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Refactoring: from Concurrency to Mobility,
Prof Danny Dig
Abstract: Change is the heart of software development. As new platforms appear, some batch systems have been retrofitted with first a web interface, then a web service interface, and now interfaces to mobile devices. Unfortunately, programmers perform most software changes manually, through low-level text edits, which are almost never reused. This makes software development time-consuming, error-prone, and expensive. It is widely known that at least two-thirds of software costs are due to evolution, with some industrial surveys claiming 90%.

In this talk I will present our ever-growing toolset of interactive program transformations. It currently automates changes from the domains of parallelism, software upgrades, testing, and end-user programming. I will muse on lessons that can be learned as we move onto automated transformations for mobility.

Bio: Danny Dig is an assistant professor of Computer Science in the School of EECS at Oregon State University. He enjoys doing research in Software Engineering in general and interactive program transformations in particular. His research goal is to enable programmers to interactively and safely change large programs. He earned his PhD from the University of Illinois at Urbana-Champaign where his research won the best PhD dissertation award, and the First Prize at the ACM Student Research Competition Grand Finals. He did a postdoc at MIT where he opened the area of interactive transformations for parallelism. He (co-)authored 35+ journal and conference papers that appeared in top places in SE/PL. According to Google Scholar his publications have been cited 1,200+ times. He released 9 software systems, among them the world's first open-source refactoring tool, downloaded over 17,000 times. Some of the techniques he developed are shipping with the official release of the popular Eclipse and NetBeans development environments, and are used by millions of Java programmers everyday. He has started two popular workshops: Workshop on Refactoring Tools, and Hot Topics On Software Upgrades. Both are now in their fifth year. He chaired or co-organized 11 workshops, and served as a member of 28 program or review committees for all top conferences in his area. His research is funded by NSF, Boeing, IBM, Intel, and Microsoft.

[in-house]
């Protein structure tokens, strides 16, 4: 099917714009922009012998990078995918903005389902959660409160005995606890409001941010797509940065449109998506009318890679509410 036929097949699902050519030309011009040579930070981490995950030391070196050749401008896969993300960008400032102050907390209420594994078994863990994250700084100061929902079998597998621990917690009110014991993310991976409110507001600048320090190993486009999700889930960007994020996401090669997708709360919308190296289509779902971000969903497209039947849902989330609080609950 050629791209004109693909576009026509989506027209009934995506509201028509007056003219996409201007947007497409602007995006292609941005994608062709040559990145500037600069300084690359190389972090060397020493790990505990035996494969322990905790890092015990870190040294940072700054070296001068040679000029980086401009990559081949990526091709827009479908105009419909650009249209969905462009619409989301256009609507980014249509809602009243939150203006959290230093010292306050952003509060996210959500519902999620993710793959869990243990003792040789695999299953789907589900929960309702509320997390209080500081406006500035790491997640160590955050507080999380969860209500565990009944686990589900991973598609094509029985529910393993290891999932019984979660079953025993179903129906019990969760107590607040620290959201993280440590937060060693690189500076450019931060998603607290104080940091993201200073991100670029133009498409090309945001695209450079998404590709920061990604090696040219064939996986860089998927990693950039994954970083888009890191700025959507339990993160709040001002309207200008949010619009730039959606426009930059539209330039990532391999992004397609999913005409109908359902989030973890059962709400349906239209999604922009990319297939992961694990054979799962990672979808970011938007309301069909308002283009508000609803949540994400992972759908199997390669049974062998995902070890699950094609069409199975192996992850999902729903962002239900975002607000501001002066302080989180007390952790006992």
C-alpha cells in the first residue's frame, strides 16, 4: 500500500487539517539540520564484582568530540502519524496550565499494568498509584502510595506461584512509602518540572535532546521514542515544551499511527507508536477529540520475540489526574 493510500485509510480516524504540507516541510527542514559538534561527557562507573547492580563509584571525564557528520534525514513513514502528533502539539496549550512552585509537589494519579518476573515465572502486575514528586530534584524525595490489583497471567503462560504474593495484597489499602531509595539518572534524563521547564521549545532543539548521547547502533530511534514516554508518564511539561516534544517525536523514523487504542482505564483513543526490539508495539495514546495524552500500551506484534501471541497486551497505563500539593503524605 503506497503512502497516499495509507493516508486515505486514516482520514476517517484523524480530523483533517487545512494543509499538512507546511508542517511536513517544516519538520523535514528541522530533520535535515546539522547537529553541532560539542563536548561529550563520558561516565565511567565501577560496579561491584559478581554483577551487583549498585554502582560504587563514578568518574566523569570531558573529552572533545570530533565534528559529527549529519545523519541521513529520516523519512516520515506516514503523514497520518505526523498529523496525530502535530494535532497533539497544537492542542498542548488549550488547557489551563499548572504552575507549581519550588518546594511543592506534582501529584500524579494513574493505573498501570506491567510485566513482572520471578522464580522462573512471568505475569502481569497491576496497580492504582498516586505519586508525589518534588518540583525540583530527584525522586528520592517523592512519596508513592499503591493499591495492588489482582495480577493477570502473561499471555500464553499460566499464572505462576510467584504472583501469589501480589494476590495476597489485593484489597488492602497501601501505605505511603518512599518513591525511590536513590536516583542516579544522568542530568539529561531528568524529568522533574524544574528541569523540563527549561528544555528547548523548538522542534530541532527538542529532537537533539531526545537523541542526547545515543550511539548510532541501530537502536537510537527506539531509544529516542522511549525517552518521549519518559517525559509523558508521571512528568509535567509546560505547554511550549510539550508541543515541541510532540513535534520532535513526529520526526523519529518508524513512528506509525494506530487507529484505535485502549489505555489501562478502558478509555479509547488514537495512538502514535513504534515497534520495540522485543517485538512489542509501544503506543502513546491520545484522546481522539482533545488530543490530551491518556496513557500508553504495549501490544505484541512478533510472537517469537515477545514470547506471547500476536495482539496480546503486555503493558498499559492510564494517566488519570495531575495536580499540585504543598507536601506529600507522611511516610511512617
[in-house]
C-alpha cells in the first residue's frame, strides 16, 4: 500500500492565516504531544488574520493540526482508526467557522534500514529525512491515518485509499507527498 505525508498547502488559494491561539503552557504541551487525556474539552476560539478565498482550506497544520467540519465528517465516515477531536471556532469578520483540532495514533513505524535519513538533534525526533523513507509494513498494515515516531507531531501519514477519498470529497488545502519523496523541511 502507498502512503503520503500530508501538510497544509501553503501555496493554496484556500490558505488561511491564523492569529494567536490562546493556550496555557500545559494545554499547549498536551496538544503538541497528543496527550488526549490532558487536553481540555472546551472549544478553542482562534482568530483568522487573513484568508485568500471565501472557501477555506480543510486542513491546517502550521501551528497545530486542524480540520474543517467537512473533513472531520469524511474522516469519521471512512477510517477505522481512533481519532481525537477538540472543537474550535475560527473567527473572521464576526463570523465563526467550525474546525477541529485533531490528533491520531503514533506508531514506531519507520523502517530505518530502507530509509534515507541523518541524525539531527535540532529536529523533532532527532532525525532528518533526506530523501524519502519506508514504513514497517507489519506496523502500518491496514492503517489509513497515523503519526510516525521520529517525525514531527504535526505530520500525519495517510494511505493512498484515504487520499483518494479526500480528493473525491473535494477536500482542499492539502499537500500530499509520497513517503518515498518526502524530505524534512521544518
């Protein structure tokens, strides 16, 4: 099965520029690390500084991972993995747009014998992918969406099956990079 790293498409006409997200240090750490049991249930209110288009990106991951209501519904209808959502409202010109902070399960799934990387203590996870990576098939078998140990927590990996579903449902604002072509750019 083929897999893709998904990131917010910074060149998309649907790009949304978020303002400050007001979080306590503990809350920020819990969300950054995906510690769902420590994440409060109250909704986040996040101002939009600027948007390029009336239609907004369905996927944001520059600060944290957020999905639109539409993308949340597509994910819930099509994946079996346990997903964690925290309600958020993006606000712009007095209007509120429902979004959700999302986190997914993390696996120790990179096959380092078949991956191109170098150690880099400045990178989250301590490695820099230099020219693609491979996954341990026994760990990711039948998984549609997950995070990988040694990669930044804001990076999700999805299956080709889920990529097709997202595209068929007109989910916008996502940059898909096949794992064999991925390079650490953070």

Devices and Services Meet Mobile Development,
Dr. Judith Bishop, Microsoft Research
Abstract: Over the past decade, devices such as phones, tablets, entertainment systems and sensor gadgets have moved completely into the computer ecosphere. At the same time, software, both new and old, has become available on all of these diverse platforms as well as traditional PCs and servers. What does this mean for software development at all levels - requirements, engineering, testing, languages? Having been involved in some recent projects that seek to create multiplatform software, I'll share some of the successes and challenges, and point to directions for the future. I'll discuss the reliance we place on browsers as "baseware" on which to host software - and the implications this has for languages and development practice. Finally I'll look at the impact of the increasing development of APIs, even by students and newcomers to software design. I'll draw examples from TouchDevelop, Gadgeteer, Engduino and Lab of Things.

Automated Testing of Graphical User Interfaces: a New Algorithm and Challenges,
Wontae Choi
Abstract: Smartphones and tablets with rich graphical user interfaces are becoming increasingly popular. Hundreds of thousands of specialized applications, called apps, are available for such mobile platforms. Manual testing is the most popular technique for testing graphical user interfaces of such apps. Manual testing is often tedious and error-prone.

In this talk I will describe a new automated technique, called SwiftHand, for generating sequences of test inputs for Android apps. The technique gradually learns a behavioral model of the target app during testing, uses the learned model to generate user inputs that visit unexplored states of the app, and uses the execution of the app on the generated inputs to refine the model. The technique is inspired by Angluin's L* active learning algorithm and is designed to minimize the cost of learning. The second half of the talk will be focused on challenges to implements this technique for the Android mobile platform.

Bio: Wontae Choi is a Ph.D student at UC-Berkeley, working with Professor Koushik Sen and Professor George Necula. His current research interests include static analysis and dynamic analysis, currently with applications to testing graphical user interfaces (GUI). He obtained his MS in Computer Science from Seoul National University in 2010.